A few weeks ago, I woke up feeling under the weather. It was day one of seven consecutive shifts. I looked into the mirror. A sullen face with sunken eyes stared back. As I was getting dressed, I felt fatigue trying to triumph over my body. Next came a nagging and rude cough that kept interrupting my sentences. I started to feel feverish, and sure enough, I measured a temperature of 101 degrees Fahrenheit. My husband, who is also a physician, made me some hot tea and gave me a cocktail of medications. We contemplated that I call in sick but instantly felt guilty about the thought and dismissed the inclination. I may have felt like death, but I wasn’t dying. So why would I call in sick and cause sheer scheduling chaos and annoyance to everyone?
My first stop at the hospital was the doctors’ lounge where I filled up a cup with hot water to soothe my throat. After two cups, I made my way to the nurses’ station and reviewed my patient list. Despite the medications and a few cups of hot water, my sickness was apparently transparent as everyone asked me if I was OK. I addressed everyone’s concerns while maintaining a safe distance. Next, I grabbed a mask and gloves and began my doctorly duties of the day. I washed my hands to the point where lotion became a necessity and made sure my mouth full of germs kept tucked away behind that mighty yellow mask.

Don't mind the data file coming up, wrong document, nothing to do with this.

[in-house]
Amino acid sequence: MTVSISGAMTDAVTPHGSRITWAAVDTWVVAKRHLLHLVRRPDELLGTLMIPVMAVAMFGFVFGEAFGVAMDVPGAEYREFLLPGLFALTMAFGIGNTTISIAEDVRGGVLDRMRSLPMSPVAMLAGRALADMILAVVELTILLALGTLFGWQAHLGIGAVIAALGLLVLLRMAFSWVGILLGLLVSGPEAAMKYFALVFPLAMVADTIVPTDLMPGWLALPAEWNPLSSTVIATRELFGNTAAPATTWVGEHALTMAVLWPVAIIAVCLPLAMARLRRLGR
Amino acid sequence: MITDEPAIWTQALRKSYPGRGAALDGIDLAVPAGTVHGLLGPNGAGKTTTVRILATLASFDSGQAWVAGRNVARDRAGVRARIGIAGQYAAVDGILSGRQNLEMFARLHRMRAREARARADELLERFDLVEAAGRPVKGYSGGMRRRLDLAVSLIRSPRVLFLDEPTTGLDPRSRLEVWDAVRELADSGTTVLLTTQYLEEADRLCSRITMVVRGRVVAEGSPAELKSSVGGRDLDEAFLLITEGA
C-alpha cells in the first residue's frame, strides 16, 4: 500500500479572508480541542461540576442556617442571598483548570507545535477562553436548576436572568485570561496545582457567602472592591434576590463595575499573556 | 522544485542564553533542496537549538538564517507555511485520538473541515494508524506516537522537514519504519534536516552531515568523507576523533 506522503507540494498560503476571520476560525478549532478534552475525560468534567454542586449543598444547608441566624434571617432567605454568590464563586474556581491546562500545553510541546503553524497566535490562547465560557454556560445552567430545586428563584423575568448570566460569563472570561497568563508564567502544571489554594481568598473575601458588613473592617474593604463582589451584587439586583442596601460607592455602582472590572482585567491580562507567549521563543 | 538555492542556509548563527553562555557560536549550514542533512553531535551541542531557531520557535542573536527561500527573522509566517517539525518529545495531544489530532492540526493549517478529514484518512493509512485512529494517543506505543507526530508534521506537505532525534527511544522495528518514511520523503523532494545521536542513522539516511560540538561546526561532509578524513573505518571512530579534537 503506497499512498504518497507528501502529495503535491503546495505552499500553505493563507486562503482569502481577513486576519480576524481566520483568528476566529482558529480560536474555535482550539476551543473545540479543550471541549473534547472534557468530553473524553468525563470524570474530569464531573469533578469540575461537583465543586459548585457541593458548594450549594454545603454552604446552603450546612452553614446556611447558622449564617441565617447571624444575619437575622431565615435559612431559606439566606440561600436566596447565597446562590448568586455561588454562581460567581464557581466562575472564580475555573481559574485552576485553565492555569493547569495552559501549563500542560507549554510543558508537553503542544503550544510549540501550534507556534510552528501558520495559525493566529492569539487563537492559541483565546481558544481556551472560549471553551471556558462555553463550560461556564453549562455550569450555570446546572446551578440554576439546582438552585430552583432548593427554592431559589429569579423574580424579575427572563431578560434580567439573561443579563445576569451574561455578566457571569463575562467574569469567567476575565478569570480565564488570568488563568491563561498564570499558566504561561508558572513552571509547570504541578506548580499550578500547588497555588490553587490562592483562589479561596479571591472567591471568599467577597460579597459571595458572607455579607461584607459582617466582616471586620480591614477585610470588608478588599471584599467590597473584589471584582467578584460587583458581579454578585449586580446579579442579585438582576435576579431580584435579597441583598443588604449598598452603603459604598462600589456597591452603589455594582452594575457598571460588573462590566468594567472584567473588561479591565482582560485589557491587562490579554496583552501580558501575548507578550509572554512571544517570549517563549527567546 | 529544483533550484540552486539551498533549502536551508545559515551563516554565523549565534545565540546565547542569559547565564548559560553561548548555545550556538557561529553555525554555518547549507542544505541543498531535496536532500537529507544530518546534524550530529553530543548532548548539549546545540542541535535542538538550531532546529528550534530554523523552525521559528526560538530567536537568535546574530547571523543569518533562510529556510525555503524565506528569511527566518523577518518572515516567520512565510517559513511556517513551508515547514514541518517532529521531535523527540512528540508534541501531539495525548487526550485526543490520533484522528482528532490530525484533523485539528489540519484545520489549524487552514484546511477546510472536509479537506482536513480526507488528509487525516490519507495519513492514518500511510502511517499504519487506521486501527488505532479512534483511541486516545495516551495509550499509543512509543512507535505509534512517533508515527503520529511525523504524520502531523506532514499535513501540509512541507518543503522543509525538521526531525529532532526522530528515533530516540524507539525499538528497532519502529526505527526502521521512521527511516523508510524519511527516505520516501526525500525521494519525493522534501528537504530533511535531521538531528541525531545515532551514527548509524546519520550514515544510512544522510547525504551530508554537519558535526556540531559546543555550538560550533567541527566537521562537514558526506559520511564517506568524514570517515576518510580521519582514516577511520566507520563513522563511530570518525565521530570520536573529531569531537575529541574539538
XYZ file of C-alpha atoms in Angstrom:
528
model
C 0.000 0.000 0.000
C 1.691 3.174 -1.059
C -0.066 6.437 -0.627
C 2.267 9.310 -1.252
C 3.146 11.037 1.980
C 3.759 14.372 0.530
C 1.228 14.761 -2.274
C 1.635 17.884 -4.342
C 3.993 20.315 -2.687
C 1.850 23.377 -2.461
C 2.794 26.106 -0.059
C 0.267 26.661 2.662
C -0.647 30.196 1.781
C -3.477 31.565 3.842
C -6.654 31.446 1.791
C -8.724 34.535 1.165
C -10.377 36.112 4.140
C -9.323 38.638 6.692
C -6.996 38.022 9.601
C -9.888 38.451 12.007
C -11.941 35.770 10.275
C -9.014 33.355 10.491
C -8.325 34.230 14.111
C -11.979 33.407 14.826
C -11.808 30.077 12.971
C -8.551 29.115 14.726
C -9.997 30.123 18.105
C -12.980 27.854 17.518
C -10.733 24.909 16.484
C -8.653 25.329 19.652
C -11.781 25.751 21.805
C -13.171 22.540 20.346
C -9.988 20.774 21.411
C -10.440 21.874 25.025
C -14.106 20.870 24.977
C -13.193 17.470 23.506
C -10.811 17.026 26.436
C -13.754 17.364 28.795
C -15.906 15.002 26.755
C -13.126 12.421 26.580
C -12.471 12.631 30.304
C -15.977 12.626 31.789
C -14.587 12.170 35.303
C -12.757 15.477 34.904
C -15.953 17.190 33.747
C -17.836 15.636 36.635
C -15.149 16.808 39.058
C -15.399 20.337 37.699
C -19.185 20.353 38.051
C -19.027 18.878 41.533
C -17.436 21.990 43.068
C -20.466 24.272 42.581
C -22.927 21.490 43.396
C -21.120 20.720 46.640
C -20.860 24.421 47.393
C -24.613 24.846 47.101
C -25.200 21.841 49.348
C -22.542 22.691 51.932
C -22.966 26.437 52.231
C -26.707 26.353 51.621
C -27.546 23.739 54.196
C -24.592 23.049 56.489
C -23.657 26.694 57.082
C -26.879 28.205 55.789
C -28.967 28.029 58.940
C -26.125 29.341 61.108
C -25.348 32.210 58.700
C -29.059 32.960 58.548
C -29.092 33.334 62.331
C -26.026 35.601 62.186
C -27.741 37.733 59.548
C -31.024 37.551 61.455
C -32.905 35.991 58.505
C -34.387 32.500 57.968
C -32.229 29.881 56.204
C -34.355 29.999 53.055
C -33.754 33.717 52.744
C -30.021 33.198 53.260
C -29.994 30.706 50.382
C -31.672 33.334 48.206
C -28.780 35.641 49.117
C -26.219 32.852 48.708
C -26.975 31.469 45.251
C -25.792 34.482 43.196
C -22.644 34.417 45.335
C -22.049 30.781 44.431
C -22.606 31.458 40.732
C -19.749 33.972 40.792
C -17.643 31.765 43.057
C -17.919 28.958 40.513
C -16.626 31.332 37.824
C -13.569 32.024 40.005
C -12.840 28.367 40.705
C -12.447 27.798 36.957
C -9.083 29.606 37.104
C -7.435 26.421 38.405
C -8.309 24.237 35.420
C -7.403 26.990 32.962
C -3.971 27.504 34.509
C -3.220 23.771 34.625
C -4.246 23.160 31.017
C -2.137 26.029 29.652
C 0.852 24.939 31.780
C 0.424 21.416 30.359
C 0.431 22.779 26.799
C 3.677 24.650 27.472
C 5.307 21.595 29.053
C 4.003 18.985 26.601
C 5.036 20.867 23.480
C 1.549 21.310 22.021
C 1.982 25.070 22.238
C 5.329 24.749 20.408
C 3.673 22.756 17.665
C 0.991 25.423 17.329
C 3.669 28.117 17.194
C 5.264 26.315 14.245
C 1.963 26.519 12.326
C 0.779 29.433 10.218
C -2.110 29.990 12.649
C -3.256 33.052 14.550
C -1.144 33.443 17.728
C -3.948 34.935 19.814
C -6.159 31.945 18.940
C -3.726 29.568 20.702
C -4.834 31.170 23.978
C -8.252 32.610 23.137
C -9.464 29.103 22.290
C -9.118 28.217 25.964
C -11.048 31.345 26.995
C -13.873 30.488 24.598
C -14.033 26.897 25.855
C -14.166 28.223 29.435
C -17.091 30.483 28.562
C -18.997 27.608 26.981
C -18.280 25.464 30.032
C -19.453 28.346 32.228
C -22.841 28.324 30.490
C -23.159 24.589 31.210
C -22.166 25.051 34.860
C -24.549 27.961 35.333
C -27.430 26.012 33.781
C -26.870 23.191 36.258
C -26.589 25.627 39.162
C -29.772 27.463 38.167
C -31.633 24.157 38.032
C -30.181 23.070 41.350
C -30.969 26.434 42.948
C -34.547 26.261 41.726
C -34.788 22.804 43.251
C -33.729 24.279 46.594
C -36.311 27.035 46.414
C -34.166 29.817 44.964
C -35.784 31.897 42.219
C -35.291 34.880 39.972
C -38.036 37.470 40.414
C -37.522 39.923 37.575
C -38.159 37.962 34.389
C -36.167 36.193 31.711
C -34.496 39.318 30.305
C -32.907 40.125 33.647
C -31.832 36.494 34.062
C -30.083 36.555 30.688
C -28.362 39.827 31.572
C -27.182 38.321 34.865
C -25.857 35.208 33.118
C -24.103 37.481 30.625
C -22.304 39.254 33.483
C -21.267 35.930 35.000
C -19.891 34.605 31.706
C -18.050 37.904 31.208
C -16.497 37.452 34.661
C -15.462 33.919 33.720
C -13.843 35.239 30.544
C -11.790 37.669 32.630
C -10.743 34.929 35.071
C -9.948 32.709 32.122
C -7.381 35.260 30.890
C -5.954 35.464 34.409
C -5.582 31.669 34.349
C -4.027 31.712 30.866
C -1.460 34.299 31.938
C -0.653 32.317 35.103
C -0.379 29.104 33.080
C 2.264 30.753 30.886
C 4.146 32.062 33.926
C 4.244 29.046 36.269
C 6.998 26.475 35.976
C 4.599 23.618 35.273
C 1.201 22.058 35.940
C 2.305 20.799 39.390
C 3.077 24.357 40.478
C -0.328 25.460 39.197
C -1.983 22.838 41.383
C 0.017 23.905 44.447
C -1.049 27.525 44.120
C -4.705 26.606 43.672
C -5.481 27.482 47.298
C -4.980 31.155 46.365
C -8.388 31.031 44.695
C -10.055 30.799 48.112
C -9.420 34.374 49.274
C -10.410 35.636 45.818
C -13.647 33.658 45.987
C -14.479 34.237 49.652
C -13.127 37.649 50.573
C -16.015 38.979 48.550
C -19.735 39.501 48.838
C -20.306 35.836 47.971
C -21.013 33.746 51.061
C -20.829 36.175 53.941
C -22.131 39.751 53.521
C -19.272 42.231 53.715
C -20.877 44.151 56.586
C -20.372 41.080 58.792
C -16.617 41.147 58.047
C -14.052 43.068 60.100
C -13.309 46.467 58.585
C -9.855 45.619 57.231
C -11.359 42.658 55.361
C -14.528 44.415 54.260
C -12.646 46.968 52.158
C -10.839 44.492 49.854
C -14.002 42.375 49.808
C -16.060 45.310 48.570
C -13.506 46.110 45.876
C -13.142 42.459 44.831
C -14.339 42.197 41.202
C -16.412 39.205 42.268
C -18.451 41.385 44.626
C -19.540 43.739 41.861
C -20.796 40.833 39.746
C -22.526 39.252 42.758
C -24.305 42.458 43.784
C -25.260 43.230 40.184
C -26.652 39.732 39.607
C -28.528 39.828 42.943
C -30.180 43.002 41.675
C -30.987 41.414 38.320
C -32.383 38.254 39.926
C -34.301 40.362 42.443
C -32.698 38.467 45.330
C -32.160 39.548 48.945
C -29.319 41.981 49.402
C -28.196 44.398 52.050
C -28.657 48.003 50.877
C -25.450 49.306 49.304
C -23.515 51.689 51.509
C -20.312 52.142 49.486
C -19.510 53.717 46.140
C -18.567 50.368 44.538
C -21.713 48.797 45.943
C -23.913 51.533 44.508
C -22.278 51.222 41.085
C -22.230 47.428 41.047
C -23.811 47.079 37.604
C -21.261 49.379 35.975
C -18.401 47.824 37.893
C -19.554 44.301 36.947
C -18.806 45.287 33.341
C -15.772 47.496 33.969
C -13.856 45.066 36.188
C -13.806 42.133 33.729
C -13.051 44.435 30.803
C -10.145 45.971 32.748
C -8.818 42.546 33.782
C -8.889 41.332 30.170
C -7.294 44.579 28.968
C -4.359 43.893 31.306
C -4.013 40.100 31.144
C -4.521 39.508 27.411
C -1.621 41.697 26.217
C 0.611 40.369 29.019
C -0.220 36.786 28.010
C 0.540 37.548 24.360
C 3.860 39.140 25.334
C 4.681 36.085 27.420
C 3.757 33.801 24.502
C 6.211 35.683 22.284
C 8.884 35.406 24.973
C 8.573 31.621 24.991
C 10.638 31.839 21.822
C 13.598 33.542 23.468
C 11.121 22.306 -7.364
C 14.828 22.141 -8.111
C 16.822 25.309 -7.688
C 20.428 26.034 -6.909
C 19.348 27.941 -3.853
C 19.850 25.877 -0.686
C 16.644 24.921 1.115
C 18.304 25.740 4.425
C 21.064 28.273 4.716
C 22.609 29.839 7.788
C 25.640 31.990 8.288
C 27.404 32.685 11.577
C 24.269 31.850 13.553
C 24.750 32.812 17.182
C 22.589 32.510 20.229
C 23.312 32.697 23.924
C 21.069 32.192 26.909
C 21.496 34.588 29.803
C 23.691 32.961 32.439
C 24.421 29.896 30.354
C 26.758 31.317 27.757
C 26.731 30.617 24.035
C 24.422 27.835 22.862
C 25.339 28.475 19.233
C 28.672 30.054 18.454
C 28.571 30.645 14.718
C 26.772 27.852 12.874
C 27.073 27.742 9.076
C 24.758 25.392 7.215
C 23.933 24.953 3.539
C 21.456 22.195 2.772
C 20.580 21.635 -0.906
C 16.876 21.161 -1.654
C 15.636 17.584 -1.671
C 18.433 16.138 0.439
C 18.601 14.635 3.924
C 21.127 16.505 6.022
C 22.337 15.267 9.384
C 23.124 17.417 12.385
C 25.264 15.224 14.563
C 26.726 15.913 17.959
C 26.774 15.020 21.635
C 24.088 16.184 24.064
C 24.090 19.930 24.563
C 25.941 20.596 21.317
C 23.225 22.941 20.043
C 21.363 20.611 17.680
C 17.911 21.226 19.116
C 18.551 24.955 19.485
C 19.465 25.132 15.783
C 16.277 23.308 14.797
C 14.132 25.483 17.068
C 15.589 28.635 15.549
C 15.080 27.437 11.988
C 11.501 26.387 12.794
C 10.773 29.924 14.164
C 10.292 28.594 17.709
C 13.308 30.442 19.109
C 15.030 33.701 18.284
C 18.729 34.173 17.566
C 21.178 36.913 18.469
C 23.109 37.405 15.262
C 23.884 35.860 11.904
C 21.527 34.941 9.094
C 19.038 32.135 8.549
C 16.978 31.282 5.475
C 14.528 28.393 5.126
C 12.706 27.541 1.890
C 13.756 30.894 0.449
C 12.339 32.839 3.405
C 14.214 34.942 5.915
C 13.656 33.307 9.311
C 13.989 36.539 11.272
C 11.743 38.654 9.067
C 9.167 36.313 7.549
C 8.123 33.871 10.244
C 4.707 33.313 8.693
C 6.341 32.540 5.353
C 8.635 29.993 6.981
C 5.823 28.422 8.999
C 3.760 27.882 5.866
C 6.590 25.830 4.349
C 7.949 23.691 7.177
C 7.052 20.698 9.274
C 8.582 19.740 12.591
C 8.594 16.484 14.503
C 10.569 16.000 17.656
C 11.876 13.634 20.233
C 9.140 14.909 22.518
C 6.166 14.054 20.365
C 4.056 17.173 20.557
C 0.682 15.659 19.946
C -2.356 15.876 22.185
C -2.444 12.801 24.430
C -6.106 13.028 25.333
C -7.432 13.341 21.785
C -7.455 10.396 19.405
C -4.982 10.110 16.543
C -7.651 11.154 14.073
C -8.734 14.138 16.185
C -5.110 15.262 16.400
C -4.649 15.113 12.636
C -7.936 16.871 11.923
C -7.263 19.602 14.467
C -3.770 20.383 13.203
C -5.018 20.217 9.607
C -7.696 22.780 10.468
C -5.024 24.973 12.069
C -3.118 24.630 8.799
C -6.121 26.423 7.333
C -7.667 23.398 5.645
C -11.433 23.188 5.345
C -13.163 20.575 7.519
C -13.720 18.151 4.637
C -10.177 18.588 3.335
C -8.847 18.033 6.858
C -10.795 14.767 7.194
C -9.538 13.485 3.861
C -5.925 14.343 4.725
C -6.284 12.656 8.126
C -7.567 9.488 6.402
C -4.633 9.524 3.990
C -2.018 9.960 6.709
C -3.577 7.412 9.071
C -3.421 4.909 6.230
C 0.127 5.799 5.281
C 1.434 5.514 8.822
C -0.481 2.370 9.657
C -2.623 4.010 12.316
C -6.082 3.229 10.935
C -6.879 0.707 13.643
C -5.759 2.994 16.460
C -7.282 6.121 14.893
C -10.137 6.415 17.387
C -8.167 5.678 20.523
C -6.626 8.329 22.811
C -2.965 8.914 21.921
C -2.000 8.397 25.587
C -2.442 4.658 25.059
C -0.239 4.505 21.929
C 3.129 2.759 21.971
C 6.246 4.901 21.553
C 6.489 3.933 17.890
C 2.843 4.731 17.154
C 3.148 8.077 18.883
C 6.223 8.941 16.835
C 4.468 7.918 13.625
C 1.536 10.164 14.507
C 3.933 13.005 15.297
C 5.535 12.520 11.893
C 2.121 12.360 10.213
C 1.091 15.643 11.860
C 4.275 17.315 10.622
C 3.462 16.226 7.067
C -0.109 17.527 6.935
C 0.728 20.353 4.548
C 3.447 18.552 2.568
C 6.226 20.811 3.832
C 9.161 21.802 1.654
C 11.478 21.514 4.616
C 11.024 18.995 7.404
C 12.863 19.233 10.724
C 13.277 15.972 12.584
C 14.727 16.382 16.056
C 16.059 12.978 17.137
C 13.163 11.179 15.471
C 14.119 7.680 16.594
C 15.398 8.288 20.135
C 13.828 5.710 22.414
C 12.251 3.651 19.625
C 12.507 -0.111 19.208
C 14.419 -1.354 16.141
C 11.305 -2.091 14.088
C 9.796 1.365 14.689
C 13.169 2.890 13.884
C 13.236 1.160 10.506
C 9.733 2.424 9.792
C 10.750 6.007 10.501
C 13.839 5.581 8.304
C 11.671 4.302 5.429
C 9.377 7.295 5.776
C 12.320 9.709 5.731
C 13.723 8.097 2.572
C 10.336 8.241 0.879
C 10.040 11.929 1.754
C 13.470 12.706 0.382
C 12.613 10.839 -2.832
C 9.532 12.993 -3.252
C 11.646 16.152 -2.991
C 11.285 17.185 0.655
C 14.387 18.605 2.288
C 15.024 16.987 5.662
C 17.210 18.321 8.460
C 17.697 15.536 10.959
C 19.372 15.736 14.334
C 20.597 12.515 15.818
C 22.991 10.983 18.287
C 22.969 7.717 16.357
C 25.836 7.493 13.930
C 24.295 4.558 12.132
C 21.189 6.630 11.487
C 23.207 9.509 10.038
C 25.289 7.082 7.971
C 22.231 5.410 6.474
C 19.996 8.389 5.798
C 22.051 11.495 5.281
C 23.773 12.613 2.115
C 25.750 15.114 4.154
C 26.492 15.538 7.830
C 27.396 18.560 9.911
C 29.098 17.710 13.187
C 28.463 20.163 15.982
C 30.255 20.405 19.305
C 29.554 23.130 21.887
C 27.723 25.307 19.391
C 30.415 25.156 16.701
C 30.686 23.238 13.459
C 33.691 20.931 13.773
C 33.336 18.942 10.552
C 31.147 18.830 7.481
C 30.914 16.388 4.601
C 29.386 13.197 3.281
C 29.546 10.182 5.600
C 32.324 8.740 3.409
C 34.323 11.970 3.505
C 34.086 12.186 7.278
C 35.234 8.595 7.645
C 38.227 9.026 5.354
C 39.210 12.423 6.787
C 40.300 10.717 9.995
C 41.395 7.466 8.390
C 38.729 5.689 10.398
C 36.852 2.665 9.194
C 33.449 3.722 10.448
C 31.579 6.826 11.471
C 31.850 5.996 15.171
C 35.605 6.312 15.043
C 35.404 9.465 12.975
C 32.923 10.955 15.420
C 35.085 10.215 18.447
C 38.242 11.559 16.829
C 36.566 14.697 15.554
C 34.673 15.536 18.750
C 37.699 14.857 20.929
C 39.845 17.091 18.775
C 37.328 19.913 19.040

One patient I saw was a young lady who had been admitted for acute bronchitis. She had received intravenous antibiotics for two days, had fully recovered and was doing well. I walked into her room and told her the good news. She was happy to hear that she would be discharged from the hospital but added that she would like a note for work. She wanted to stay home for a few days and rest before going back to work. I obliged, although I will admit that I was extremely envious. I wished someone would do the same for me but felt contrite for wishing that and dragged myself to the next patient room while battling that irritating cough and feverish fatigue.
The notion of rest seemed so attractive yet so unattainable. If I was my own patient, I would’ve advised myself to go home and rest. But here I was, doing the exact opposite.
The idea of “don’t call in sick unless you are deathly ill” is ingrained in us from the beginning of our training. Doctors do not want to abandon patients or burden their colleagues. Ultimately, it all boils down to logistics and inconvenience. Arranging last minute coverage in the world of healthcare is probably the worst thing that could ever happen to a scheduler. It is an inconvenience to colleagues and, in an outpatient setting, an inconvenience to patients.
I wish there was a way to rectify this culture. At the very least, I wish the guilt associated with falling sick wasn’t implanted in us since the very beginning of our careers. I have touched upon the human aspect of being a physician multiple times in my columns. This is yet another example. Doctors are humans and should feel human when they get sick. On the contrary, they are expected to show up to work when they are sick, and provide care to patients when they are in need of care themselves. Unfortunately, it’s a despondent reality with no immediate solution. It is much easier and convenient for everyone if a sick physician just shows up to work and chugs along.
Neha Sharma is a hospitalist. This article originally appeared in the El Paso Times.
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